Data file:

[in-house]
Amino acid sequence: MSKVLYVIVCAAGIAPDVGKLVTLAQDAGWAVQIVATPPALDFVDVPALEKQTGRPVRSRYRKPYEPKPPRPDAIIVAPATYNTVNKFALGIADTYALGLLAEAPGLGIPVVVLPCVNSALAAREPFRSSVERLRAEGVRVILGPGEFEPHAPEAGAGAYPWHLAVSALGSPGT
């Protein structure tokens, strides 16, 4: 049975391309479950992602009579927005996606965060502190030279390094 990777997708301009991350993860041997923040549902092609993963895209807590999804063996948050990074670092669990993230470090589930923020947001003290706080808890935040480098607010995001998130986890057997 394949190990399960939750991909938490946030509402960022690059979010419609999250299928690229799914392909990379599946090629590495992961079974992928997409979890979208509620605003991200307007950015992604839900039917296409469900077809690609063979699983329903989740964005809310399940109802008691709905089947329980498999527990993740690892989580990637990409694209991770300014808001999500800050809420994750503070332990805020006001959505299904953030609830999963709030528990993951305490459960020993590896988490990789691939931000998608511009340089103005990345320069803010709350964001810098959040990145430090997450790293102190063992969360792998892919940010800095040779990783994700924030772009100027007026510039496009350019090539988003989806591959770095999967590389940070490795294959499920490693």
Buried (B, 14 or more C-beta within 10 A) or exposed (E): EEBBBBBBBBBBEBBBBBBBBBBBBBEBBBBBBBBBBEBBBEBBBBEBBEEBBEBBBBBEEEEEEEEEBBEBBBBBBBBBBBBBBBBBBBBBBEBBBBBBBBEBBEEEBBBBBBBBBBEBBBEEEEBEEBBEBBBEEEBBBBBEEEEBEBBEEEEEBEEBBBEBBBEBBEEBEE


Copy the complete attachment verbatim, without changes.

[in-house]
Amino acid sequence: MSKVLYVIVCAAGIAPDVGKLVTLAQDAGWAVQIVATPPALDFVDVPALEKQTGRPVRSRYRKPYEPKPPRPDAIIVAPATYNTVNKFALGIADTYALGLLAEAPGLGIPVVVLPCVNSALAAREPFRSSVERLRAEGVRVILGPGEFEPHAPEAGAGAYPWHLAVSALGSPGT
């Protein structure tokens, strides 16, 4: 049975391309479950992602009579927005996606965060502190030279390094 990777997708301009991350993860041997923040549902092609993963895209807590999804063996948050990074670092669990993230470090589930923020947001003290706080808890935040480098607010995001998130986890057997 394949190990399960939750991909938490946030509402960022690059979010419609999250299928690229799914392909990379599946090629590495992961079974992928997409979890979208509620605003991200307007950015992604839900039917296409469900077809690609063979699983329903989740964005809310399940109802008691709905089947329980498999527990993740690892989580990637990409694209991770300014808001999500800050809420994750503070332990805020006001959505299904953030609830999963709030528990993951305490459960020993590896988490990789691939931000998608511009340089103005990345320069803010709350964001810098959040990145430090997450790293102190063992969360792998892919940010800095040779990783994700924030772009100027007026510039496009350019090539988003989806591959770095999967590389940070490795294959499920490693």
Buried (B, 14 or more C-beta within 10 A) or exposed (E): EEBBBBBBBBBBEBBBBBBBBBBBBBEBBBBBBBBBBEBBBEBBBBEBBEEBBEBBBBBEEEEEEEEEBBEBBBBBBBBBBBBBBBBBBBBBBEBBBBBBBBEBBEEEBBBBBBBBBBEBBBEEEEBEEBBEBBBEEEBBBBBEEEEBEBBEEEEEBEEBBBEBBBEBBEEBEE